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Fibromyalgia affects from three to six million Americans, mostly middle-aged women. It is believed to be a genetic disorder, possibly triggered in individuals who have the gene, by another illness or serious injury. How exactly the disease manifests is unclear, although studies imply that sufferers have inherent issues with natural pain management.
What is it like living with fibromyalgia? This chronic pain disorder is extremely difficult to live with. It affects the physical body, as well as the emotional state. A complex, arthritic muscle disease, suffering from fibromyalgia is serious. Symptoms include pain over the entire body, as well as more intense pain when tender areas are touched, fatigue, stiffness, and feelings of depression and resentment. With nerve and hormone imbalances, deep sleep is difficult, making a simple thing that many of us take for granted, a great challenge.
There is no cure for fibromyalgia, but there are many therapies that can help. Massage therapy in particular is a safe, beneficial way for fibromyalgia sufferers to manage pain.
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How Massage Helps
Fibromyalgia and massage therapy go hand in hand because this treatment specifically addresses symptoms. Massage reduces pain and tension, improves sleep patterns, and energizes the body through increasing circulation. It is an ideal treatment for relaxation and reducing stress. It also has a direct impact on one of the underlying causes of fibromyalgia suffering — the production of chemical messengers in the brain.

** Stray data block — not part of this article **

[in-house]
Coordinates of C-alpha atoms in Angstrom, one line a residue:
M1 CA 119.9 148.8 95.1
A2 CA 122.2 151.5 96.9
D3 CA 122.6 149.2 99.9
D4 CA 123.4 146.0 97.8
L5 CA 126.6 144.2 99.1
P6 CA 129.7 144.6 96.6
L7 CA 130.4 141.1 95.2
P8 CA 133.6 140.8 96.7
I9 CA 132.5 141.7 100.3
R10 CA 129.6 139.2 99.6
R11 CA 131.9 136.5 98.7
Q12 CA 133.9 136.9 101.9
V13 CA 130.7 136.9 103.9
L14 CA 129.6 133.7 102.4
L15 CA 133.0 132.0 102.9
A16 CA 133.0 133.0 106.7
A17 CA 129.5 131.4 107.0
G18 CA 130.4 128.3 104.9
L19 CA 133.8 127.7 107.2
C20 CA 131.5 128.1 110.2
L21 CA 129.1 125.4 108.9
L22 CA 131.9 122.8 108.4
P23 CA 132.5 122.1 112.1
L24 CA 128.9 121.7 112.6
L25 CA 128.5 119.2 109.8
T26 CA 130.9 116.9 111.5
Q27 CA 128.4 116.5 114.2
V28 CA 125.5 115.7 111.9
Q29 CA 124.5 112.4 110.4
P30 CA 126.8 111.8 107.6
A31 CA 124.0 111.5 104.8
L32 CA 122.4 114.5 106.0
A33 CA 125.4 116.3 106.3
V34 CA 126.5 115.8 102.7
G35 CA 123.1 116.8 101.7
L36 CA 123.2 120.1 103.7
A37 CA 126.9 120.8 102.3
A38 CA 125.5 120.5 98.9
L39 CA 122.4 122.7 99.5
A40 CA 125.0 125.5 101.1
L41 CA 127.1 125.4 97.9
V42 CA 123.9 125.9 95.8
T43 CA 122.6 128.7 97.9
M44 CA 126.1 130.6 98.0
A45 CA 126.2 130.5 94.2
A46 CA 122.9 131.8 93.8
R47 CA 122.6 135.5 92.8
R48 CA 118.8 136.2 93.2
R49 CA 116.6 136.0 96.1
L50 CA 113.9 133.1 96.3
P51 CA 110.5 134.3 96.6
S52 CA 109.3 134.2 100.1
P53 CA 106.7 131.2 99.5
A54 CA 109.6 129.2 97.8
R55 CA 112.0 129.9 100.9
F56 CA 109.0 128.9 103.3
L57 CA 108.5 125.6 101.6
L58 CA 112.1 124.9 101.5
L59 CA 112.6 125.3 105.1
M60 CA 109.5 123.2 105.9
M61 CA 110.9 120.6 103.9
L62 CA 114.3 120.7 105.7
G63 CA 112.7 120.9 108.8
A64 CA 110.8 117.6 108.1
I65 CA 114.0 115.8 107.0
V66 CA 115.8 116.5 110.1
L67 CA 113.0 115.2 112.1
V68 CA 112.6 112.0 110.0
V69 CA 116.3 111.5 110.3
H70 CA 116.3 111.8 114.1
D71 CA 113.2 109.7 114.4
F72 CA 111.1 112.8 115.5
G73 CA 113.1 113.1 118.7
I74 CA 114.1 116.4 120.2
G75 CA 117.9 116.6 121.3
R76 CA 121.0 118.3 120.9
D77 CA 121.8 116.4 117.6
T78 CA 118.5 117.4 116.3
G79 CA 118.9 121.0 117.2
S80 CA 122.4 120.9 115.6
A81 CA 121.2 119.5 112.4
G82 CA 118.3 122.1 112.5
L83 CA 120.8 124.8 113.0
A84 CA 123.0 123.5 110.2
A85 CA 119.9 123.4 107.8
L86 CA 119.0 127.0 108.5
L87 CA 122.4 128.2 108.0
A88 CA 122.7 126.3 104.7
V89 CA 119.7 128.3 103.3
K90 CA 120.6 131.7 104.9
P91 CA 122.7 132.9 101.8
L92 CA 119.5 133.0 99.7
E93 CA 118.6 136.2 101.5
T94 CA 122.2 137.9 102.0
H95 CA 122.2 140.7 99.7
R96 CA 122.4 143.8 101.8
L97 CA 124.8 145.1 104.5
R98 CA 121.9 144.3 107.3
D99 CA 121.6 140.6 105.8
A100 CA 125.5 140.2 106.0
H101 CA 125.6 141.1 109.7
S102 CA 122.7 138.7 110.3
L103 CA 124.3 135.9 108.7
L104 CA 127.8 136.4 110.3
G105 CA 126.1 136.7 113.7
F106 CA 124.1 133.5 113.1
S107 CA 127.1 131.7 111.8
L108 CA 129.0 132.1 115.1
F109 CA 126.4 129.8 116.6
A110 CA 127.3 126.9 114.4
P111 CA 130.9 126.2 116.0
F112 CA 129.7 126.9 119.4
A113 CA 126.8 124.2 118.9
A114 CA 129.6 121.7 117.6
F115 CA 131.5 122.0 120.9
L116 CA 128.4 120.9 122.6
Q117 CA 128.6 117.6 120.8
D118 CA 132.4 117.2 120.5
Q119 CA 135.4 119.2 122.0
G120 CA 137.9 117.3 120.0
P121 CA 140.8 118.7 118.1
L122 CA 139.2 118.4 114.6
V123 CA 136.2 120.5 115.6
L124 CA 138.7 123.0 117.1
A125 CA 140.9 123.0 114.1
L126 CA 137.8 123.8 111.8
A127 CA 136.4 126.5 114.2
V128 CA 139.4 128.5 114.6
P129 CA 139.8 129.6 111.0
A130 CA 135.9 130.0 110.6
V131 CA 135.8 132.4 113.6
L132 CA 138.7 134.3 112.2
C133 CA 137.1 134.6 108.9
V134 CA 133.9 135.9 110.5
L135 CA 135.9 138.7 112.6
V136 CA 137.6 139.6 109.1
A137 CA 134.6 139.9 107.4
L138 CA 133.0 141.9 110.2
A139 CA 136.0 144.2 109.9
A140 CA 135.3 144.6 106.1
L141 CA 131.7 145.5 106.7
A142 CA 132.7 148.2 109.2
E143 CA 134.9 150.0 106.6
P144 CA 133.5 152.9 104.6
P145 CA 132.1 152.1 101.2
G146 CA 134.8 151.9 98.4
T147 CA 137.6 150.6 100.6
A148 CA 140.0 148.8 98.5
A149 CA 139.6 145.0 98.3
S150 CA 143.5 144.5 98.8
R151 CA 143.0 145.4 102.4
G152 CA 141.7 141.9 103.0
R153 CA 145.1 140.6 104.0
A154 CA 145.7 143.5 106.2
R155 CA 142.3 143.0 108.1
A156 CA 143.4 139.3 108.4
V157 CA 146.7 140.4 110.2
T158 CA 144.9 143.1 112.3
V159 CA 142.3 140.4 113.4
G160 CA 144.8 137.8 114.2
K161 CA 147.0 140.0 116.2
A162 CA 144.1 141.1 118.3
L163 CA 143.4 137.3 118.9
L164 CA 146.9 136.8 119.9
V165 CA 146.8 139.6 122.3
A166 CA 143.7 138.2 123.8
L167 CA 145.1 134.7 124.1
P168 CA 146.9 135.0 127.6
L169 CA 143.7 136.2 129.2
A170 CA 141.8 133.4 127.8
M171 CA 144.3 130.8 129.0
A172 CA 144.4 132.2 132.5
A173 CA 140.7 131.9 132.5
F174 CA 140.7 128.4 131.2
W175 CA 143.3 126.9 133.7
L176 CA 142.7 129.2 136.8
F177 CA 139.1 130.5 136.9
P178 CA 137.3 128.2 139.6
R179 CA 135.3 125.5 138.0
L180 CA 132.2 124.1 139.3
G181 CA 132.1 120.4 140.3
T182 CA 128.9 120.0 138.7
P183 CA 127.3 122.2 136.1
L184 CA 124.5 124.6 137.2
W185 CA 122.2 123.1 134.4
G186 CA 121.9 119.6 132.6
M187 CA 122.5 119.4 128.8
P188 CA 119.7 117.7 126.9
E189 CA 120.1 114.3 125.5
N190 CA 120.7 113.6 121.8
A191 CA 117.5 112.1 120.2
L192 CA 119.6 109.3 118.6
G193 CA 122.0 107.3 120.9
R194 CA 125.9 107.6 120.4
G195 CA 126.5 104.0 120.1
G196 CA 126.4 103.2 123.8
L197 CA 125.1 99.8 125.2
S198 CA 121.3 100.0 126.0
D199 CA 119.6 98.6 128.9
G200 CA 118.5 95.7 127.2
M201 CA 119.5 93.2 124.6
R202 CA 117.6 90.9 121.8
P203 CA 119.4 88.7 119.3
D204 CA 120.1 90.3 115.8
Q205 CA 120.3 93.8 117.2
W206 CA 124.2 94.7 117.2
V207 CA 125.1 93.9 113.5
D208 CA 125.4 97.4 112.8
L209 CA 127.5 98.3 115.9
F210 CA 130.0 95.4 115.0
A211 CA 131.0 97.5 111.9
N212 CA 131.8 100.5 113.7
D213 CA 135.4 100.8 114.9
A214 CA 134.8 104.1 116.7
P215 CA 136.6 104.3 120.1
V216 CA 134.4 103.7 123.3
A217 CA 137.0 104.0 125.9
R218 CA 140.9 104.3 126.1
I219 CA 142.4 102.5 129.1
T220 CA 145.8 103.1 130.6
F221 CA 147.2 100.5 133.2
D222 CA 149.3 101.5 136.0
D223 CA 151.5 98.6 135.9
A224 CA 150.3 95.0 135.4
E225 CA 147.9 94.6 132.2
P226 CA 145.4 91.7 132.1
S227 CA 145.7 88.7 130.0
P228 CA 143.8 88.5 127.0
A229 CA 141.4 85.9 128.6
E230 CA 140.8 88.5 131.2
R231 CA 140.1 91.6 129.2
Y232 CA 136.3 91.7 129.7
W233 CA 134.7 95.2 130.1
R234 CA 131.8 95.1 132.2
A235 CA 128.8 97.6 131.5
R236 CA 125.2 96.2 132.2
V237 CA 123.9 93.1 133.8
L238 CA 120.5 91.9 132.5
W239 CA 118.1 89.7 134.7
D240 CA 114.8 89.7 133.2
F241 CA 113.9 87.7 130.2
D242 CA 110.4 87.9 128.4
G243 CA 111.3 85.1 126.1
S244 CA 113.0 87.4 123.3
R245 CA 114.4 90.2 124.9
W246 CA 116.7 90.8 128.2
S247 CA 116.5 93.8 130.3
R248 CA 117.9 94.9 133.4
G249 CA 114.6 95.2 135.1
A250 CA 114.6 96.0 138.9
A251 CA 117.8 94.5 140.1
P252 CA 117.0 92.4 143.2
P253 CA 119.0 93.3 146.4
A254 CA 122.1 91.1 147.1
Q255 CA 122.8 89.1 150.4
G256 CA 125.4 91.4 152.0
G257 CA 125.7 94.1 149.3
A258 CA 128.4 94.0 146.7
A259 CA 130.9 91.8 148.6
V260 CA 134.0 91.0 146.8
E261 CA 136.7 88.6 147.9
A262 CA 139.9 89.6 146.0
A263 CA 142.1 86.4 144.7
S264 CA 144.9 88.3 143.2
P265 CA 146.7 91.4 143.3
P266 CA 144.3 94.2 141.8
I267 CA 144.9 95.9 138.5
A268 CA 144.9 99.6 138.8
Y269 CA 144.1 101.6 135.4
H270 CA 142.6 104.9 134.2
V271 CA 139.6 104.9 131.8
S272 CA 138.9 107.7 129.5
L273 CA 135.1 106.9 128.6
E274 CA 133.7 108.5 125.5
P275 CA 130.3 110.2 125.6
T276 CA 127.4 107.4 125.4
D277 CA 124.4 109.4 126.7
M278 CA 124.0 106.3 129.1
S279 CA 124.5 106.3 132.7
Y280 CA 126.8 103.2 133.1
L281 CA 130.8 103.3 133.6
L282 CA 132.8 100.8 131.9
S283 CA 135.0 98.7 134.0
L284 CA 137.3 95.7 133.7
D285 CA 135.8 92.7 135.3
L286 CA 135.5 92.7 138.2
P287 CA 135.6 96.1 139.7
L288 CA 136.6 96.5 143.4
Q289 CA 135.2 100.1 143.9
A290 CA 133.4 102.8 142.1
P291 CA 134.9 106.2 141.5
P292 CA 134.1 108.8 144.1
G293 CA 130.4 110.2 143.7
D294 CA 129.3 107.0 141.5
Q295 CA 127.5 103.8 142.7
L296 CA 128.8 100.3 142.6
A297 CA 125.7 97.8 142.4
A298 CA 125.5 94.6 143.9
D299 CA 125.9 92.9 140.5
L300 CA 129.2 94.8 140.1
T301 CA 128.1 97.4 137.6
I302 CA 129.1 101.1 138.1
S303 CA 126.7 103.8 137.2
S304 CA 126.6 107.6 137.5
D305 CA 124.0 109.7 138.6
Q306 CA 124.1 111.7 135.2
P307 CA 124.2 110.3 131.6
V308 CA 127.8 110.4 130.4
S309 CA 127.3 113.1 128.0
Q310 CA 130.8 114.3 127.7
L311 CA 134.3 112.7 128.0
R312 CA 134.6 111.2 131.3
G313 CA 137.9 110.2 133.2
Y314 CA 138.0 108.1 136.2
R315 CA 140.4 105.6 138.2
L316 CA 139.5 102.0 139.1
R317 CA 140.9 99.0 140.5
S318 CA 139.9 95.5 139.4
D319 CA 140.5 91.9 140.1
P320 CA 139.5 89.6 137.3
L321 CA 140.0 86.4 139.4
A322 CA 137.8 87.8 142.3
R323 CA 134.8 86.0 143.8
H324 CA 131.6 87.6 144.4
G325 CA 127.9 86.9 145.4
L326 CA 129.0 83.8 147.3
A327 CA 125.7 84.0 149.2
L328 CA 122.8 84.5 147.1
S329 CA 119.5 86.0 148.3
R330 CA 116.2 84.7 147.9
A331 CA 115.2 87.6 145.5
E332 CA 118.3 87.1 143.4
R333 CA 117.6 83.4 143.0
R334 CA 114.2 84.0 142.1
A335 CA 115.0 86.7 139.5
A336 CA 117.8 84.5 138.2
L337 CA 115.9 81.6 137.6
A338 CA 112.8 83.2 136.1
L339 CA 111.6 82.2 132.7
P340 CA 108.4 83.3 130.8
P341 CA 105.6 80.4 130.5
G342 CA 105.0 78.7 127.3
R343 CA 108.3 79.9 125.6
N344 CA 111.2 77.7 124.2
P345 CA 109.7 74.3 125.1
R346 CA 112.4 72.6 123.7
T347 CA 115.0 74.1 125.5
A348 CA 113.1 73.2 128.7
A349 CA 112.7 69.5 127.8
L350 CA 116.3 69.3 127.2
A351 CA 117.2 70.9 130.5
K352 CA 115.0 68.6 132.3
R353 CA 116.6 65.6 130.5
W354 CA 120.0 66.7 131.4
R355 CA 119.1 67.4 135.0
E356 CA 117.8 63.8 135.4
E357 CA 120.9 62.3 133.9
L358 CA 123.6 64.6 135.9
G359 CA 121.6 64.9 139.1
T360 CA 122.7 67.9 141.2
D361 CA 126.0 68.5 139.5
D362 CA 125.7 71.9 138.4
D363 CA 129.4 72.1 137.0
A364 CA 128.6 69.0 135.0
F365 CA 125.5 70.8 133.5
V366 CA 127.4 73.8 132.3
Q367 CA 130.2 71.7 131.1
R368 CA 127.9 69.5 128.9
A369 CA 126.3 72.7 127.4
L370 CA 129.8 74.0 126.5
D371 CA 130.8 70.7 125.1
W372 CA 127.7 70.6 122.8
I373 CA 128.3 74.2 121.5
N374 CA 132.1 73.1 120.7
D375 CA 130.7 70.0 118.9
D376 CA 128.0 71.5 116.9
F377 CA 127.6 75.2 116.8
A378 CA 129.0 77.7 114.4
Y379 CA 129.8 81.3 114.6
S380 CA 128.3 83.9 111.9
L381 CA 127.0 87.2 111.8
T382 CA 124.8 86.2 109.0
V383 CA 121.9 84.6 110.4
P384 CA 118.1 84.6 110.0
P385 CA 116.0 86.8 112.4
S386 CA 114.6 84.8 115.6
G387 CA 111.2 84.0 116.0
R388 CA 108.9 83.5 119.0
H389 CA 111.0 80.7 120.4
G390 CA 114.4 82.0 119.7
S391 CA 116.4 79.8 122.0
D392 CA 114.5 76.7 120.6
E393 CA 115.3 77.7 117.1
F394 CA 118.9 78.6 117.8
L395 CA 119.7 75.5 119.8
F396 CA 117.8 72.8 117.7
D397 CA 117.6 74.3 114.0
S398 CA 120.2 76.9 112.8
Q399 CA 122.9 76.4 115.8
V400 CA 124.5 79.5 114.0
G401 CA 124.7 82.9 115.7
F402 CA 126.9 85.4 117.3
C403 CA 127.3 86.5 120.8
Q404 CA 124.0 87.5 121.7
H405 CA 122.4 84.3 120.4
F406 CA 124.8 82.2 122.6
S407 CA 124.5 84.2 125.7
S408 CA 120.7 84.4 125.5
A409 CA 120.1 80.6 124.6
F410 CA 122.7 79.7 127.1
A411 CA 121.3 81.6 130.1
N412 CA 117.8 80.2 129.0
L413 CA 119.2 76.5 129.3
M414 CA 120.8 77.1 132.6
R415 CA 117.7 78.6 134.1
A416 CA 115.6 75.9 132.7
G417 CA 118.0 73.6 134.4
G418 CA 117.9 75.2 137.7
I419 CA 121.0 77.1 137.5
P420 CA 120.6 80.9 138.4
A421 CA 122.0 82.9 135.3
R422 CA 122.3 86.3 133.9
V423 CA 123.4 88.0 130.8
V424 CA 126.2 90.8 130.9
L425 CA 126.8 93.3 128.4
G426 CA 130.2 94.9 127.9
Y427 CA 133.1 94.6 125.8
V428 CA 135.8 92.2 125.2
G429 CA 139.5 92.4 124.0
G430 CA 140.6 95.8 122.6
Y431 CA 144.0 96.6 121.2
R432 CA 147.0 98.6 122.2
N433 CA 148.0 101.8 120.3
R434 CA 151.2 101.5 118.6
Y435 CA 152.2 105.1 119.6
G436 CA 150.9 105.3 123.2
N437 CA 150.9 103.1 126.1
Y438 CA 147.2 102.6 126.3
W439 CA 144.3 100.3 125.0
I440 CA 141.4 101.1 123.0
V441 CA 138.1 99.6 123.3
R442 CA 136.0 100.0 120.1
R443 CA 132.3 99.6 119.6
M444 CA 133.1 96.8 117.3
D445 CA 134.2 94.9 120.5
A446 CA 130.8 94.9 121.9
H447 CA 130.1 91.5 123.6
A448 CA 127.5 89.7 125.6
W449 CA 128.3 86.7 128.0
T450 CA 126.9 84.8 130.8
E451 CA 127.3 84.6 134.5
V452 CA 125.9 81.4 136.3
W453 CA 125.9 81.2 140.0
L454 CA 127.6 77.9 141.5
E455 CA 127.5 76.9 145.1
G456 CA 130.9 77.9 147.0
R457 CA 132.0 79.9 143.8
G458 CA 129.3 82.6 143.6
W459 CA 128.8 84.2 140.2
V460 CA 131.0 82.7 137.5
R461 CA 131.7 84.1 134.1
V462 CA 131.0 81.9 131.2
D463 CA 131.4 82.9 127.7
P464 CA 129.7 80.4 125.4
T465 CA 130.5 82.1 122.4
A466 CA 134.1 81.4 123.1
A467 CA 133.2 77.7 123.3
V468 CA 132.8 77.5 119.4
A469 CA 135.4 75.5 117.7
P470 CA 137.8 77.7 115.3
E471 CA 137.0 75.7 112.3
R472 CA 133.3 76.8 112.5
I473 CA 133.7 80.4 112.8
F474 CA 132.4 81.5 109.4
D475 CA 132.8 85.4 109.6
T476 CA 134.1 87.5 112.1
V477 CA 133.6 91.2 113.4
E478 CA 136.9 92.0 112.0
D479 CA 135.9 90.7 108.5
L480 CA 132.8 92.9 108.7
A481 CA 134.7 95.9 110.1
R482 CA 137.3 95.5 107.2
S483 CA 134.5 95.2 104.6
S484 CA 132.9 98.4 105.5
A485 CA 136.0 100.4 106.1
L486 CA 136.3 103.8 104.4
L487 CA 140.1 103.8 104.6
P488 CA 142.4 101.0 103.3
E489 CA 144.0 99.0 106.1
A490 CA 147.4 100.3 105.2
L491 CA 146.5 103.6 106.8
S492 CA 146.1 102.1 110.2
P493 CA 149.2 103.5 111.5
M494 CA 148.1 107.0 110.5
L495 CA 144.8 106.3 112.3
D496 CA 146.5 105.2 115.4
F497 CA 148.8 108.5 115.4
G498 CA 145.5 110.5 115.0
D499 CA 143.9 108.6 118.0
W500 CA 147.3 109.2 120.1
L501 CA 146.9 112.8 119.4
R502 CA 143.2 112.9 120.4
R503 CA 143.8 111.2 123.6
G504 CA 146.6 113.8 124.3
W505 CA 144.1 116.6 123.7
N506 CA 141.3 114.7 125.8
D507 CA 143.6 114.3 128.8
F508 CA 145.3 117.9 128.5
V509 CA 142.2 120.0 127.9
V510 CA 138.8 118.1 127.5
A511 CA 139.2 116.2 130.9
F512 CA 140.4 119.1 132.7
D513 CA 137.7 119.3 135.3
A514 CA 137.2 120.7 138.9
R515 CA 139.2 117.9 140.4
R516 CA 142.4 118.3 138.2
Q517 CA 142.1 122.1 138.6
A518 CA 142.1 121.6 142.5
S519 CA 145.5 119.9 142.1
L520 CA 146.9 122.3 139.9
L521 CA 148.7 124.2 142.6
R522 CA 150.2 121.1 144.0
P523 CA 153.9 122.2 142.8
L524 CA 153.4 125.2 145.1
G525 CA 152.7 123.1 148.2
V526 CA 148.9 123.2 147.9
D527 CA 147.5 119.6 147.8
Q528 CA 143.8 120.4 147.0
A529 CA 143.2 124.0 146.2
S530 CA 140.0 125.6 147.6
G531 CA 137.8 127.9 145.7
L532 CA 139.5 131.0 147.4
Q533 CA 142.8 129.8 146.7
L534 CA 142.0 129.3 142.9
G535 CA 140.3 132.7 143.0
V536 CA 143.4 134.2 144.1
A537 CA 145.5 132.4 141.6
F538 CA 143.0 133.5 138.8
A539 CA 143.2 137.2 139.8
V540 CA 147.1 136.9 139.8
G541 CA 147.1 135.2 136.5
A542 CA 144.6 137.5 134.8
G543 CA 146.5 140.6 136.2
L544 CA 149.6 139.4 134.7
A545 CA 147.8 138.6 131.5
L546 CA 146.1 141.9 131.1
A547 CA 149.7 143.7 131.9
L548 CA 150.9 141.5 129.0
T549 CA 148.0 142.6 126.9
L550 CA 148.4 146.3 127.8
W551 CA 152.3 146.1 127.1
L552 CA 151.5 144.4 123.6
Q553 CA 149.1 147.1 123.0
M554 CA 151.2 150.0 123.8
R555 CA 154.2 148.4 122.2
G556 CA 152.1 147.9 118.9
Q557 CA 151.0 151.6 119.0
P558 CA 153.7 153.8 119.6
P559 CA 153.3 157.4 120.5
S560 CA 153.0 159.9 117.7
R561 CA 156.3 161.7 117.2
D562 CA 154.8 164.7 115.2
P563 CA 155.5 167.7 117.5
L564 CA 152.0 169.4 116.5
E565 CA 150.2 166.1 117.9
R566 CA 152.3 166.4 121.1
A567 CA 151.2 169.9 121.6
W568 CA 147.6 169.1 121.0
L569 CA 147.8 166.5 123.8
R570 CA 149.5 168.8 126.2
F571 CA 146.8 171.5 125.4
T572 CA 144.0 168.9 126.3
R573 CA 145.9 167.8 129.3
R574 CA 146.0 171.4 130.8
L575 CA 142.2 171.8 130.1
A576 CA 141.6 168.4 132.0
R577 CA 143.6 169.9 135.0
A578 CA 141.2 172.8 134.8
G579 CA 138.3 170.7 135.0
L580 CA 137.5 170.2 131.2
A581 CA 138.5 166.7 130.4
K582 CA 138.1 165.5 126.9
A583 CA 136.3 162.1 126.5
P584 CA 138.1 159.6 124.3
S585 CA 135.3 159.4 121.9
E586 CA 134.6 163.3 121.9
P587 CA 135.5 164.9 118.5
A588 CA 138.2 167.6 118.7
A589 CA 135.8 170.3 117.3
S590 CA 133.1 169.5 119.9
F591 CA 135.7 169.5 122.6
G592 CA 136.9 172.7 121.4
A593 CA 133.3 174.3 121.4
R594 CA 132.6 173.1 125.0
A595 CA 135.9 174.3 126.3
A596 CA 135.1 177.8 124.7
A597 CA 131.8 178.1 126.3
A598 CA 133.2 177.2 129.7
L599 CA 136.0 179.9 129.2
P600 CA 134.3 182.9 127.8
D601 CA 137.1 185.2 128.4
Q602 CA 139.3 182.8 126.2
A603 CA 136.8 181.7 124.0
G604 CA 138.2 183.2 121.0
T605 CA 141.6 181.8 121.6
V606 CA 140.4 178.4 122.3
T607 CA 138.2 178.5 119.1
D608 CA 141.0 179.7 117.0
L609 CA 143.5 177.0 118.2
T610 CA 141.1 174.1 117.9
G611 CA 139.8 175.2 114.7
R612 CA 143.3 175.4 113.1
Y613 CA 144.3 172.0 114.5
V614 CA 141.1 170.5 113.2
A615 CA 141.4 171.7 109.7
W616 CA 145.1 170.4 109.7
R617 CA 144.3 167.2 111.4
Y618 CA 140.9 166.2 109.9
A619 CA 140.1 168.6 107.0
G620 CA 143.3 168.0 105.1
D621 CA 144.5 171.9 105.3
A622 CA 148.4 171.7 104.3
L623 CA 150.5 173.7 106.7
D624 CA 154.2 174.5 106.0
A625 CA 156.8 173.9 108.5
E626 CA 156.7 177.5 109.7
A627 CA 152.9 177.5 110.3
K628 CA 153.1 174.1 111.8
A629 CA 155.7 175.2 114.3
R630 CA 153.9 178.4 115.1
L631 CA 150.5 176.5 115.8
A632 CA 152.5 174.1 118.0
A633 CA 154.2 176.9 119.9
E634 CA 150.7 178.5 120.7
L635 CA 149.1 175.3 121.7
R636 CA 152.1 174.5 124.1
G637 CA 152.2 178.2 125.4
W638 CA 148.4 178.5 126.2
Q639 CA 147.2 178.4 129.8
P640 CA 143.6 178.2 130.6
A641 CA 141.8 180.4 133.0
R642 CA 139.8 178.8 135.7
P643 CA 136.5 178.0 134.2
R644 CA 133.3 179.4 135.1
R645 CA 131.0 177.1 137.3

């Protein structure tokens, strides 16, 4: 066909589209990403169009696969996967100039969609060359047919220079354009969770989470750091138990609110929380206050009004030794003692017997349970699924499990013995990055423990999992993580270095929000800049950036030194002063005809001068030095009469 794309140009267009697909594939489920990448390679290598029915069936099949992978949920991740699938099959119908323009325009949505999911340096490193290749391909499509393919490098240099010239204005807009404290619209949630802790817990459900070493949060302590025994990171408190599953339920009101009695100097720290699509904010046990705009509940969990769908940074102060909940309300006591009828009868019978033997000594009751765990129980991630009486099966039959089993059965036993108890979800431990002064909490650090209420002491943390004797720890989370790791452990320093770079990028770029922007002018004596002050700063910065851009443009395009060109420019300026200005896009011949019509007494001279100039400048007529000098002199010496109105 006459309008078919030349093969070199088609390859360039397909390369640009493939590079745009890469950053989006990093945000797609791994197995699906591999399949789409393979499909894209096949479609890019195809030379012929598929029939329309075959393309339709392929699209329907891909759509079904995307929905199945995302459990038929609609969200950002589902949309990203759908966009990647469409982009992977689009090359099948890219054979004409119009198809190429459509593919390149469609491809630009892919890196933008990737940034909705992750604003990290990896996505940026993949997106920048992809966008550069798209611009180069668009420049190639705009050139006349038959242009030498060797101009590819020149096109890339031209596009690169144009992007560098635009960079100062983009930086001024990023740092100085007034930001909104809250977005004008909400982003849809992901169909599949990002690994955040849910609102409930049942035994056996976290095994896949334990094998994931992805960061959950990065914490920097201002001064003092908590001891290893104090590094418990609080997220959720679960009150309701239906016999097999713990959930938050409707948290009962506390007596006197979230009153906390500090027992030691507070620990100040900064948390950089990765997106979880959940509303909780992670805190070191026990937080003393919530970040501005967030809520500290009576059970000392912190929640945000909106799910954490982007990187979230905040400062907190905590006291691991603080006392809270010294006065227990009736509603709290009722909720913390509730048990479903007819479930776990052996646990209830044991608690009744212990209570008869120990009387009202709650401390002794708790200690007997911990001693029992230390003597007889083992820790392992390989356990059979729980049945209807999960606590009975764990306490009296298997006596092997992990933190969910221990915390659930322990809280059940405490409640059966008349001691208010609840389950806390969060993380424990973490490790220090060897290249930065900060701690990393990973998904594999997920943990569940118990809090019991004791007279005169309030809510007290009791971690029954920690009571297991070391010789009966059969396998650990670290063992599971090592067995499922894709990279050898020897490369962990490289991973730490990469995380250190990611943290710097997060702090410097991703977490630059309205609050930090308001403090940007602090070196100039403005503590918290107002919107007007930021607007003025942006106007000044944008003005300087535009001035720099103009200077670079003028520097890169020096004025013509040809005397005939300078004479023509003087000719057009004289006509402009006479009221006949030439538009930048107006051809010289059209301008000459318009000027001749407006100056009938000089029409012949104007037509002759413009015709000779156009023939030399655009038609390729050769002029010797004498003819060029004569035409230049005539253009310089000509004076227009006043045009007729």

Massage therapy is believed to increase the production of neurotransmitters which block the sensation of pain, such as endorphins. Research done by the Touch Research Institutes in Miami found that this form of treatment also leads to reduced levels of the chemical messenger known as substance P, which is responsible for pain. With this improvement in brain chemistry, patients who received regular massage therapy sessions reported a better mental state, and more deep sleep.
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Fibro Pain Management
Some level of pain management is possible with massage therapy, but what type of massage techniques should be used, and how often? All forms are beneficial, from Swedish massage to deep tissue therapy. They all help the body release toxins, improve blood flow, relieve pain, and increase mental well-being. What is important is finding the right therapist. Look for a practitioner who is familiar with the condition, and who may have previous experience with treating clients with fibromyalgia.
One or two treatments a month of massage therapy for fibromyalgia should reduce symptoms. At this point there is no cure, but lifestyle changes, and alternative therapies can really make a difference. Try combining massage with another method of pain relief, such as acupuncture, or guided imagery. With a healthy diet, daily stretching and exercise, and regular stress-reducing activities, such as meditation, a therapeutic massage can help put this condition under control.
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Page, Linda. "Healthy Healing: A Guide to Self-Healing for Everyone, 11th Edition" (Traditional Wisdom, 2003).
National Fibromyalgia Association <http://www.fmaware.org>
Massage Therapy (Fibromyalgia Symptoms) <http://www.fibromyalgia-symptoms.org/fibromyalgia_massage.html>
Davis, Jeanie Lerche. "Massage Helps Fibromyalgia." (WebMD Health News) <http://www.webmd.com/fibromyalgia/news/20020509/massage-helps-fibromyalgia>
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photo by D Sharon Pruitt (CC/flickr) <http://www.flickr.com/photos/pinksherbet/4290223637/>
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